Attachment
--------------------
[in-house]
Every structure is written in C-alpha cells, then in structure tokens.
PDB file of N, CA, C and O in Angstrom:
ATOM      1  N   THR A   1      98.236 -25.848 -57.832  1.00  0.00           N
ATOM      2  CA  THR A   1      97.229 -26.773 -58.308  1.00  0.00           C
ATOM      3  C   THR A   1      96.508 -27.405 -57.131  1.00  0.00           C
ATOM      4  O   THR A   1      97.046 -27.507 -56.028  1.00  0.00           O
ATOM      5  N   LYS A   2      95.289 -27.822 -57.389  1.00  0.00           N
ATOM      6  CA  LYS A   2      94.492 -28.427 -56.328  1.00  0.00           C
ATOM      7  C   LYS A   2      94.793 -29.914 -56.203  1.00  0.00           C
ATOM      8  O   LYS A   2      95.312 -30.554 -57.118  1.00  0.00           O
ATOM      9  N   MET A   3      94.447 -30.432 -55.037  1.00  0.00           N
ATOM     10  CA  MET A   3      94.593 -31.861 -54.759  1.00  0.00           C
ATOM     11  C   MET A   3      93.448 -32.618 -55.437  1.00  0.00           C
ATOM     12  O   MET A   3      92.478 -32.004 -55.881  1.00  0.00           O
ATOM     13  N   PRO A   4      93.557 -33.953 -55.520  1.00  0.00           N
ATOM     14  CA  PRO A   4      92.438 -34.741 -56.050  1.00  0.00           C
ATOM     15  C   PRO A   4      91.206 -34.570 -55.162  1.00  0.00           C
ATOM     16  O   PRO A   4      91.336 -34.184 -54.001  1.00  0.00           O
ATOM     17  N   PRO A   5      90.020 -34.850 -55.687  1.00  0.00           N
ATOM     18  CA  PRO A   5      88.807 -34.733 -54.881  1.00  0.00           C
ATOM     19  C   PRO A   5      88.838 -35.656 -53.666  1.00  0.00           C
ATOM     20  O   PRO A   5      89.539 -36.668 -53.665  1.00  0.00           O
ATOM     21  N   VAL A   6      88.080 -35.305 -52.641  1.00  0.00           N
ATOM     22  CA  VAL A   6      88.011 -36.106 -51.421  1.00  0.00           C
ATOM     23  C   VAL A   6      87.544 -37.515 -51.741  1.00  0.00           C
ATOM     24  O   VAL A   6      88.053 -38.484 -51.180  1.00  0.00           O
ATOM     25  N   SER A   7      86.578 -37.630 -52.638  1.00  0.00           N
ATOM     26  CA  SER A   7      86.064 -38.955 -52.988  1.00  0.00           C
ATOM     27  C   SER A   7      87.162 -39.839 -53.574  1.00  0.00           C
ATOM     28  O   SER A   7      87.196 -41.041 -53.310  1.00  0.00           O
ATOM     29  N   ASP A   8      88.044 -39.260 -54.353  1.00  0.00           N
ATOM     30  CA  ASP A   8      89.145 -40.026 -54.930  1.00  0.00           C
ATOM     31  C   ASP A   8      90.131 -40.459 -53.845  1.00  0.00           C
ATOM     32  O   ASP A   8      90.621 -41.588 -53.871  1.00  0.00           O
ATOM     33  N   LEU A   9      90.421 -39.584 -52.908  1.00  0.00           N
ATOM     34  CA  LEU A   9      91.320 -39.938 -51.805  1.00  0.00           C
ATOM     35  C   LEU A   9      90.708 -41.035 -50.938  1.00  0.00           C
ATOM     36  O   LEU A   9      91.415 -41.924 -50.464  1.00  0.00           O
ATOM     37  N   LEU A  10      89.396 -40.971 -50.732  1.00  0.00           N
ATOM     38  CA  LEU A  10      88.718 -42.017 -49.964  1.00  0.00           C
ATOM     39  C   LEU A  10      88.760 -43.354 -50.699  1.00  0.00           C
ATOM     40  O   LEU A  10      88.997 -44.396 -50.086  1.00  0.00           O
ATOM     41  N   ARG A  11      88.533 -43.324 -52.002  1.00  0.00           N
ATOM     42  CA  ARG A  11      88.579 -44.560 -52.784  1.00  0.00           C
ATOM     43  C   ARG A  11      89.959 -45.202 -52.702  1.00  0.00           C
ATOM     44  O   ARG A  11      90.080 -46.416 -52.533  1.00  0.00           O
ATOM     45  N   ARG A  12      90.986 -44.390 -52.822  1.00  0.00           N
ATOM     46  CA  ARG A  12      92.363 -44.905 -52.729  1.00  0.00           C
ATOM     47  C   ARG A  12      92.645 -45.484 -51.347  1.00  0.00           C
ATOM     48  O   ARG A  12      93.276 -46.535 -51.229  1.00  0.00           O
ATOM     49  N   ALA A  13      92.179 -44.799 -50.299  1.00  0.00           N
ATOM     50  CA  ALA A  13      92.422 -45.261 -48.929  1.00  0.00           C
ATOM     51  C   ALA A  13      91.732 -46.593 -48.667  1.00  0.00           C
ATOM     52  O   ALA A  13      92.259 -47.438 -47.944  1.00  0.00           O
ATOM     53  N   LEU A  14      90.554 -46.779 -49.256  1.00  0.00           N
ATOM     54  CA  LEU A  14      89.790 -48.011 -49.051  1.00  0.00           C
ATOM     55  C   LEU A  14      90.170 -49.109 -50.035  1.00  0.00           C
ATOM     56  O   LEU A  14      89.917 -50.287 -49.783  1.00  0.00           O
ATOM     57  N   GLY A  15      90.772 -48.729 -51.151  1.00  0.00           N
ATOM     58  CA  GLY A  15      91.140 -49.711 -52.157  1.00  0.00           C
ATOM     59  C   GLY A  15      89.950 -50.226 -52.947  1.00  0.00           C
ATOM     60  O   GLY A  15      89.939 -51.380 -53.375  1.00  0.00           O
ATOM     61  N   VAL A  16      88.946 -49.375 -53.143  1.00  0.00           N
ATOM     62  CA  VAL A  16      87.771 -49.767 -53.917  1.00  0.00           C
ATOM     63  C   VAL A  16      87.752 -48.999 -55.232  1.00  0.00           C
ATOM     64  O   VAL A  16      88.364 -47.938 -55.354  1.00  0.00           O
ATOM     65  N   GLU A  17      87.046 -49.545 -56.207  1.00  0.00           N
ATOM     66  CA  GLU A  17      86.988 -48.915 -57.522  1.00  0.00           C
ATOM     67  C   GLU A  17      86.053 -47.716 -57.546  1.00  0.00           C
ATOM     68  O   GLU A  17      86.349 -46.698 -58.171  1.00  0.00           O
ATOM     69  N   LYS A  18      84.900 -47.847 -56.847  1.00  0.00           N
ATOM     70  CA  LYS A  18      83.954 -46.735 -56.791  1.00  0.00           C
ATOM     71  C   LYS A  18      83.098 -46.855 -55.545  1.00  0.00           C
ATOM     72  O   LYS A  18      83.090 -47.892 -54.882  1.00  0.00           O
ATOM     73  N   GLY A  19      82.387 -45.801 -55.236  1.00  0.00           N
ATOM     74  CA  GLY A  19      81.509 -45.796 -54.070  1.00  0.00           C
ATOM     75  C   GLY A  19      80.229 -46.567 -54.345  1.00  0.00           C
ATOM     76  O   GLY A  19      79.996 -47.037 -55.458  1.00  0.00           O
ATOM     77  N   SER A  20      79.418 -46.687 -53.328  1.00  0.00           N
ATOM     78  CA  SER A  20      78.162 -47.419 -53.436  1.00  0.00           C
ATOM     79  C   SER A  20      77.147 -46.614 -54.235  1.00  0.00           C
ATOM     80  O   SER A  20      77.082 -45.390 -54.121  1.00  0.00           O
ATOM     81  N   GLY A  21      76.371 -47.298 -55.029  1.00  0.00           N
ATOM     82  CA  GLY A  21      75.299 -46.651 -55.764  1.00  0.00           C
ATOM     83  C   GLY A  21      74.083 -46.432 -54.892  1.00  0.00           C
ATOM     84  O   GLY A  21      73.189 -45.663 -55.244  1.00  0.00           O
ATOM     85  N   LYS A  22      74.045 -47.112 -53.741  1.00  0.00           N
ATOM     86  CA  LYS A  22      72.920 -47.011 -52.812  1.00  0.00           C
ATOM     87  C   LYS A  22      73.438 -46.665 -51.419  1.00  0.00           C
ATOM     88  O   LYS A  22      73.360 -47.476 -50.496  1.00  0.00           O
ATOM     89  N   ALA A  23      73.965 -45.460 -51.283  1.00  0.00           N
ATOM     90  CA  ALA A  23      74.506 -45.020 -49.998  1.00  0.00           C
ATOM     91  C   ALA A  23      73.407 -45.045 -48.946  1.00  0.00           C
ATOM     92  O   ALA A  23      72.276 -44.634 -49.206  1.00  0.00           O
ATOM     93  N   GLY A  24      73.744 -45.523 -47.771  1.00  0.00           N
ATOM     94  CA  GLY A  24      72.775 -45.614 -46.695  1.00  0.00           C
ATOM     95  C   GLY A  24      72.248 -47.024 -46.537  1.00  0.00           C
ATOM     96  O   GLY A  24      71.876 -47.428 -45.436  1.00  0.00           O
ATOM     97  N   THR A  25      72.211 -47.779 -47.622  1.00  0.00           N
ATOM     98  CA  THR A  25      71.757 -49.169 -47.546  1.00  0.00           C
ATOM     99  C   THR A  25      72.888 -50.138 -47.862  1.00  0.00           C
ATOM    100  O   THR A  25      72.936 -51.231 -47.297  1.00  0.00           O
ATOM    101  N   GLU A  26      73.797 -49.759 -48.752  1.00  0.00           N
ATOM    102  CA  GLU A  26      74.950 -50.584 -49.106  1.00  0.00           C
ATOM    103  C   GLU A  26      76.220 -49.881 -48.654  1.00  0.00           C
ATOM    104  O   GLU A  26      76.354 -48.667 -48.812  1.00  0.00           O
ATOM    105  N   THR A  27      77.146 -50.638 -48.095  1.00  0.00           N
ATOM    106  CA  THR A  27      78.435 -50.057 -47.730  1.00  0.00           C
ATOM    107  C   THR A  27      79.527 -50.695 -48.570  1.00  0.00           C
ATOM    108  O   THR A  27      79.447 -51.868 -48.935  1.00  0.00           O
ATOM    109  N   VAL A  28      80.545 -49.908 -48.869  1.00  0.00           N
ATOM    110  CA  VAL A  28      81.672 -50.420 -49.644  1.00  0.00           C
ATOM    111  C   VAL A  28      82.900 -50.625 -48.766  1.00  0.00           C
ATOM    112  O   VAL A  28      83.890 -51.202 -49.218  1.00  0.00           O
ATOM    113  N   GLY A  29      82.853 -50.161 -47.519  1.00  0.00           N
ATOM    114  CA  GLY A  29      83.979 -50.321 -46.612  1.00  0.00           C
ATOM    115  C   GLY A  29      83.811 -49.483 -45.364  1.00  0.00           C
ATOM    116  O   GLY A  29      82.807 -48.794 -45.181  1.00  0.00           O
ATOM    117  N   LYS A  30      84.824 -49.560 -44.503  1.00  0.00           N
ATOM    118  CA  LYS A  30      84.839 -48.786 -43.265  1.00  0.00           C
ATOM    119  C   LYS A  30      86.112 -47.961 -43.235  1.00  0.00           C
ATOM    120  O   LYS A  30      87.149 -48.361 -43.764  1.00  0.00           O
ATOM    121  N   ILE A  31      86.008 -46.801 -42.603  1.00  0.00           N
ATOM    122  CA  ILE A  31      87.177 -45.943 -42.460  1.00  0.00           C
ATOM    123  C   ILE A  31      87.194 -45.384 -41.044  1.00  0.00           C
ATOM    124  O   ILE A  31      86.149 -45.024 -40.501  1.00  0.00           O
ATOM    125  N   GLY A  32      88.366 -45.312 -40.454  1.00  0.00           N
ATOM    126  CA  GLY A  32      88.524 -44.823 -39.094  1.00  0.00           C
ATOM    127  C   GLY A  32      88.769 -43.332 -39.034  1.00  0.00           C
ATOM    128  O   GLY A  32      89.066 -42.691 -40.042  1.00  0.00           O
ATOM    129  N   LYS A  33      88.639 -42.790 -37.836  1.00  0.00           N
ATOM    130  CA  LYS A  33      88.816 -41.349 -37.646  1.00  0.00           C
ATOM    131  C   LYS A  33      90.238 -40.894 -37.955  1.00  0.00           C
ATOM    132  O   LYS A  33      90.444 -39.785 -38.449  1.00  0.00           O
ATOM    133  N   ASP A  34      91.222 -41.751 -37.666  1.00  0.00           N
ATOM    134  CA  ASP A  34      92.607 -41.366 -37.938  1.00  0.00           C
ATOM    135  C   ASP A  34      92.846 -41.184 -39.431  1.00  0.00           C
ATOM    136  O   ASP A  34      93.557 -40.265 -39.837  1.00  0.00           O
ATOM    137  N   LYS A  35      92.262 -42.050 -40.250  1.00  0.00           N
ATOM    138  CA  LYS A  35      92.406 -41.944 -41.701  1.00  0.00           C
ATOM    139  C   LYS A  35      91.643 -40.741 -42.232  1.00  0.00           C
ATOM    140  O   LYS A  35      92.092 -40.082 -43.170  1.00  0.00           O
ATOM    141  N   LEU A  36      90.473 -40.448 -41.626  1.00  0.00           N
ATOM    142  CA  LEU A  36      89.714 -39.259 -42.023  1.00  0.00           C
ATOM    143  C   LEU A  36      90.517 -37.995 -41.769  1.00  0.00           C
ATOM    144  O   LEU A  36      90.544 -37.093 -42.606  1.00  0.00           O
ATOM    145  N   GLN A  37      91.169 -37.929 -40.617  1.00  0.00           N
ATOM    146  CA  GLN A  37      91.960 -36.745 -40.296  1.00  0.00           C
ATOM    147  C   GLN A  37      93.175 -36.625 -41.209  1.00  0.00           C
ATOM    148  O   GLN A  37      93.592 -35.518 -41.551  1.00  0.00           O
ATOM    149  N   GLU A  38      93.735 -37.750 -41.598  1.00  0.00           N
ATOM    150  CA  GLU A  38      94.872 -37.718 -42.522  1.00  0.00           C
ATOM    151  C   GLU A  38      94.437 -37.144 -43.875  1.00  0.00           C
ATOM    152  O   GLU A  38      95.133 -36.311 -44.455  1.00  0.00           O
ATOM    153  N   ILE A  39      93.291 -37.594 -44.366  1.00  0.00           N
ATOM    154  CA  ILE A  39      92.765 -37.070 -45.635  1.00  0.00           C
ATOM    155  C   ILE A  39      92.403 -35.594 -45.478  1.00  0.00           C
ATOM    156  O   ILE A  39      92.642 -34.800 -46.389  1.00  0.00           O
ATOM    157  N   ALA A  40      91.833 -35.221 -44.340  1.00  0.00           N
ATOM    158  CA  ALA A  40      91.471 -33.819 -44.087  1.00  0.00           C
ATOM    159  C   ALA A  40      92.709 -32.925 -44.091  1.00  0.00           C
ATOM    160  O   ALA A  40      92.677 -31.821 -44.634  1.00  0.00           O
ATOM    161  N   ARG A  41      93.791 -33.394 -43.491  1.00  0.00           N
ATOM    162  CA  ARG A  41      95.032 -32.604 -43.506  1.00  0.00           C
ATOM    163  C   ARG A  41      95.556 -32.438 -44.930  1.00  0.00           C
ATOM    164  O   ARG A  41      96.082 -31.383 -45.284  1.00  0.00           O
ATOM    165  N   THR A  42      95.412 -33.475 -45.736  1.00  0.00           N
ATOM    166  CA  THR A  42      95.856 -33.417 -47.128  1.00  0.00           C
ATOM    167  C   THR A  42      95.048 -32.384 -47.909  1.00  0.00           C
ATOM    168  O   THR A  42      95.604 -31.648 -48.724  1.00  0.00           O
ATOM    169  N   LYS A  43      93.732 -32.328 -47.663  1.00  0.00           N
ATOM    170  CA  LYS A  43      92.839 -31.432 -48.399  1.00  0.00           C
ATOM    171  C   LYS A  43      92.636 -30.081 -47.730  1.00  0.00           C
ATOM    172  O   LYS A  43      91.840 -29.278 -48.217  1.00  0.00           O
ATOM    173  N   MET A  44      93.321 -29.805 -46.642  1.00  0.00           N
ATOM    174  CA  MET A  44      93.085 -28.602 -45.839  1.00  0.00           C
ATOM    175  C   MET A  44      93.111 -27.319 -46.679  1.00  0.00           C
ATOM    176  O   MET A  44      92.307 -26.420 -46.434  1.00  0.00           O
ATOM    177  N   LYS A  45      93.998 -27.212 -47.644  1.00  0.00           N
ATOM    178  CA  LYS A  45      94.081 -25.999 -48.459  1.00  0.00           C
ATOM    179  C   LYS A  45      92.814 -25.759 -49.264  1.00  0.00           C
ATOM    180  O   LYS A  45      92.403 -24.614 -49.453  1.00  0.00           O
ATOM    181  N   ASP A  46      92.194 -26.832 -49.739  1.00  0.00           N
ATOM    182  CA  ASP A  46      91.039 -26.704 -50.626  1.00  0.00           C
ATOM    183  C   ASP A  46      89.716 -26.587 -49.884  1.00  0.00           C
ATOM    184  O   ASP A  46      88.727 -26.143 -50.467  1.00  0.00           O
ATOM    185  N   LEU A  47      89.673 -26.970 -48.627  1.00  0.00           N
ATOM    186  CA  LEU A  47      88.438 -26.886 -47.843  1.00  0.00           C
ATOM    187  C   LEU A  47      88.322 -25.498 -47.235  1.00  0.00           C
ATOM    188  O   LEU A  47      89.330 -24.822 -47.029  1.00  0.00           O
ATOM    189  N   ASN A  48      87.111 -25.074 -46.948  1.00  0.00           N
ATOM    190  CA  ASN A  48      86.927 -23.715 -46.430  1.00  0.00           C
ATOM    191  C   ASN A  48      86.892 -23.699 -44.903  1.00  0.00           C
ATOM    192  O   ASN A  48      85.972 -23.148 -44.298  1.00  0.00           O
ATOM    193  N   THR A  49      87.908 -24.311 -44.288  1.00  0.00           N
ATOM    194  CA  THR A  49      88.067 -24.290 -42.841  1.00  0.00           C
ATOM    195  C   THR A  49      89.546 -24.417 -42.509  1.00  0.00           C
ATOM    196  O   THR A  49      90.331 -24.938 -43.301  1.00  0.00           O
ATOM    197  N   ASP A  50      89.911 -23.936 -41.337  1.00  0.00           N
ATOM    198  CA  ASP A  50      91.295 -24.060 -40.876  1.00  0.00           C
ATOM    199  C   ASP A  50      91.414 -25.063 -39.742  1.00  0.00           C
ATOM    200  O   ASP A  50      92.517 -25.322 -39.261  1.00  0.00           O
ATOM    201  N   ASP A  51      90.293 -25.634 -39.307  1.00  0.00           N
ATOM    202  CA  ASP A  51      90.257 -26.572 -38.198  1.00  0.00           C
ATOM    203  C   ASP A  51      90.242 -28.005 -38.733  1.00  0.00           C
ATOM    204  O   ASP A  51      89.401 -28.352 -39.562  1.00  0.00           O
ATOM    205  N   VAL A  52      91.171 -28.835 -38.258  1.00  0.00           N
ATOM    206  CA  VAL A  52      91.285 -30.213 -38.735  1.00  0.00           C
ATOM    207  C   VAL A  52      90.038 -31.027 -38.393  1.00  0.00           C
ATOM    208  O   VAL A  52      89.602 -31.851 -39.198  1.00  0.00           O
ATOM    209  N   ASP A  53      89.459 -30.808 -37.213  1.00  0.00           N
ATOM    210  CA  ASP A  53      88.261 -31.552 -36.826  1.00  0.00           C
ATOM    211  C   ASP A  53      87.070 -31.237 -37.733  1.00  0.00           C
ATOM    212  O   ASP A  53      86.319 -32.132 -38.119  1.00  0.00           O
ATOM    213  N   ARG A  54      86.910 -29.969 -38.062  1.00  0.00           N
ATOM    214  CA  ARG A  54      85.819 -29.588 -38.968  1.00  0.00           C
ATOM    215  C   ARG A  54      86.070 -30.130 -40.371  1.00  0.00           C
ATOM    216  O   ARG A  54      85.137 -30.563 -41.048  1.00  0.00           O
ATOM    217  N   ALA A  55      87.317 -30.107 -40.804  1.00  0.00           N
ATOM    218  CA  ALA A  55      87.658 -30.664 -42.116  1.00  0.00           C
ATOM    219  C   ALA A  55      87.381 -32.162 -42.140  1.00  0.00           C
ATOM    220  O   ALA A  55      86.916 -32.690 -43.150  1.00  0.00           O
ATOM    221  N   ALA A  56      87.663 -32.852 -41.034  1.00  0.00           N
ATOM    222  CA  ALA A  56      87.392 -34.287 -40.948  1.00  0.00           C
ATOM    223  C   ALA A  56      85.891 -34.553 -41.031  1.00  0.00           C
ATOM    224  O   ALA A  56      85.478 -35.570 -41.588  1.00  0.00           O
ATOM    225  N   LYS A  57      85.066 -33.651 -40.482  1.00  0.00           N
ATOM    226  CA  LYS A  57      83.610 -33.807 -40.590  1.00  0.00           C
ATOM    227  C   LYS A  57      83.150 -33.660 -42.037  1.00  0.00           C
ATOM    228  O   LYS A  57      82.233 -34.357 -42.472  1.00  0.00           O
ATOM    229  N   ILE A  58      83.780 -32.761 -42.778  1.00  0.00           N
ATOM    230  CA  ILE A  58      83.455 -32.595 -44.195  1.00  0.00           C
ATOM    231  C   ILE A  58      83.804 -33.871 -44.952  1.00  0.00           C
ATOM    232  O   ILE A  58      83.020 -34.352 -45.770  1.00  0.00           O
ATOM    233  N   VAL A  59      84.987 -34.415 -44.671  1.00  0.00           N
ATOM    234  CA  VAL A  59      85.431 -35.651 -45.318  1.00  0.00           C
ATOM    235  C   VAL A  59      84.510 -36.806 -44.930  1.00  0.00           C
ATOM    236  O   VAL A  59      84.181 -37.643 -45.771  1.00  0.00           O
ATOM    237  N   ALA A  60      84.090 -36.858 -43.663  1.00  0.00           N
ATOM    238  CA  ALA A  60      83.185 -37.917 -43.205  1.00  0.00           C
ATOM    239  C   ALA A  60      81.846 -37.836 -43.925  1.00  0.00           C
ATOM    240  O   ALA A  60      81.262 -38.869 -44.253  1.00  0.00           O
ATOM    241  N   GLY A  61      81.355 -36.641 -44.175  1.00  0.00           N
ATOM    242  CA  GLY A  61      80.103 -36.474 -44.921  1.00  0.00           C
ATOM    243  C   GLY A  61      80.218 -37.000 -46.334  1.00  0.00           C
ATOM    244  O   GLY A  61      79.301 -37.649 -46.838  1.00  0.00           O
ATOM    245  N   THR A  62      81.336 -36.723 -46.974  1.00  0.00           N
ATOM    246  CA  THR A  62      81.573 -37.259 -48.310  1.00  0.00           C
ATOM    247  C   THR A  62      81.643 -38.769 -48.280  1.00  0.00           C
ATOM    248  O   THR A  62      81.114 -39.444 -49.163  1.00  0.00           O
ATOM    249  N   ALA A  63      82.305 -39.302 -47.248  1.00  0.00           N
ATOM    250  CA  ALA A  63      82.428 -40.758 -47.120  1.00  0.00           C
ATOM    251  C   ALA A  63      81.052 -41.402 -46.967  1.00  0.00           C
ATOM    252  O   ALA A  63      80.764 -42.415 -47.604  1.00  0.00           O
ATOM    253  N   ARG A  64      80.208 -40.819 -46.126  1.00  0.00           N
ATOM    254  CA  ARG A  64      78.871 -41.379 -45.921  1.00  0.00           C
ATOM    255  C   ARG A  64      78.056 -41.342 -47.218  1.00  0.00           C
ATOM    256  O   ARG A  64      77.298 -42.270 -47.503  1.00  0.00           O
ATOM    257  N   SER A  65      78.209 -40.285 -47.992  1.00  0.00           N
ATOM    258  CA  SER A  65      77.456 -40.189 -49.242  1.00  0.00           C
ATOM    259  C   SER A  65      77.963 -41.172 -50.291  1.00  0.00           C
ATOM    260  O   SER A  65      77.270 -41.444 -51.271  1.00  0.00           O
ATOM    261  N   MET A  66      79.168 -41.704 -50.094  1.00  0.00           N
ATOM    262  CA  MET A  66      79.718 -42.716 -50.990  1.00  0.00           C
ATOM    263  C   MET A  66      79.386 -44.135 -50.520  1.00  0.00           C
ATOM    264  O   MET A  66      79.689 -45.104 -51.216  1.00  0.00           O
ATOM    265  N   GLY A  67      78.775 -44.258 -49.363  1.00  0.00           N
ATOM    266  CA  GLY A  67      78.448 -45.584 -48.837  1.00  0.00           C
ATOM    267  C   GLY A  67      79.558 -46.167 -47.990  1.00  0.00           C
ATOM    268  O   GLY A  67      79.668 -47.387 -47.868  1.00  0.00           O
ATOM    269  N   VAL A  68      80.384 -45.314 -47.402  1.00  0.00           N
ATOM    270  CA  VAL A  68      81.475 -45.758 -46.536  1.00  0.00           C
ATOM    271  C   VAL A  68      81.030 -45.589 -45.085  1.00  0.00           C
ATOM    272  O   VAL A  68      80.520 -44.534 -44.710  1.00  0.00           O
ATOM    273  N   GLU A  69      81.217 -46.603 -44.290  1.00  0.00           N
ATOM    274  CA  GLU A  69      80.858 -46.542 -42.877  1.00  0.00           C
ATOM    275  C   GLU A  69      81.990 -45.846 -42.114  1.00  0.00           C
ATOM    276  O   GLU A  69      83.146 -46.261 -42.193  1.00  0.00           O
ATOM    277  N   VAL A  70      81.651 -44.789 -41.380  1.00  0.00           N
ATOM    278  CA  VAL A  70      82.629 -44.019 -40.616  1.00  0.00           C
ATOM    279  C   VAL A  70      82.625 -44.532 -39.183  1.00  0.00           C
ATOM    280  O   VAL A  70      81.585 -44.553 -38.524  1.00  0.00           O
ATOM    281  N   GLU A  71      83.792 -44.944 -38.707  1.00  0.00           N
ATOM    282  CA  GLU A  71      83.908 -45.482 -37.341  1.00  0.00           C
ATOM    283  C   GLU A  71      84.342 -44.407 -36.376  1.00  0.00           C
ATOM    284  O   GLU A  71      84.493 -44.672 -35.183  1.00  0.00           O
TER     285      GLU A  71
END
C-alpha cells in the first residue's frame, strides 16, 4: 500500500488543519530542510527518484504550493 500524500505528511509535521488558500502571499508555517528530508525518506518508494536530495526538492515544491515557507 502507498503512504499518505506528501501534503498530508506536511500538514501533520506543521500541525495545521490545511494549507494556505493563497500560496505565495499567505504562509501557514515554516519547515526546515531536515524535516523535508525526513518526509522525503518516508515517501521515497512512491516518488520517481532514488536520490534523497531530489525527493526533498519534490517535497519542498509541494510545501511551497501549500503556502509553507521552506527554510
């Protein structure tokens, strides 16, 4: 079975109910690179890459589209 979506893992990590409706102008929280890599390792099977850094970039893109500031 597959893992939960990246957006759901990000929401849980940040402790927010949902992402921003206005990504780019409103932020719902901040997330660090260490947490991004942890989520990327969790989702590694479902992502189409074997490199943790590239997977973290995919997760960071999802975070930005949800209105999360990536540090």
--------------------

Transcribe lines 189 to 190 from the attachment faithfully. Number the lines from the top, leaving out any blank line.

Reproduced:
ATOM    186  CA  LEU A  47      88.438 -26.886 -47.843  1.00  0.00           C
ATOM    187  C   LEU A  47      88.322 -25.498 -47.235  1.00  0.00           C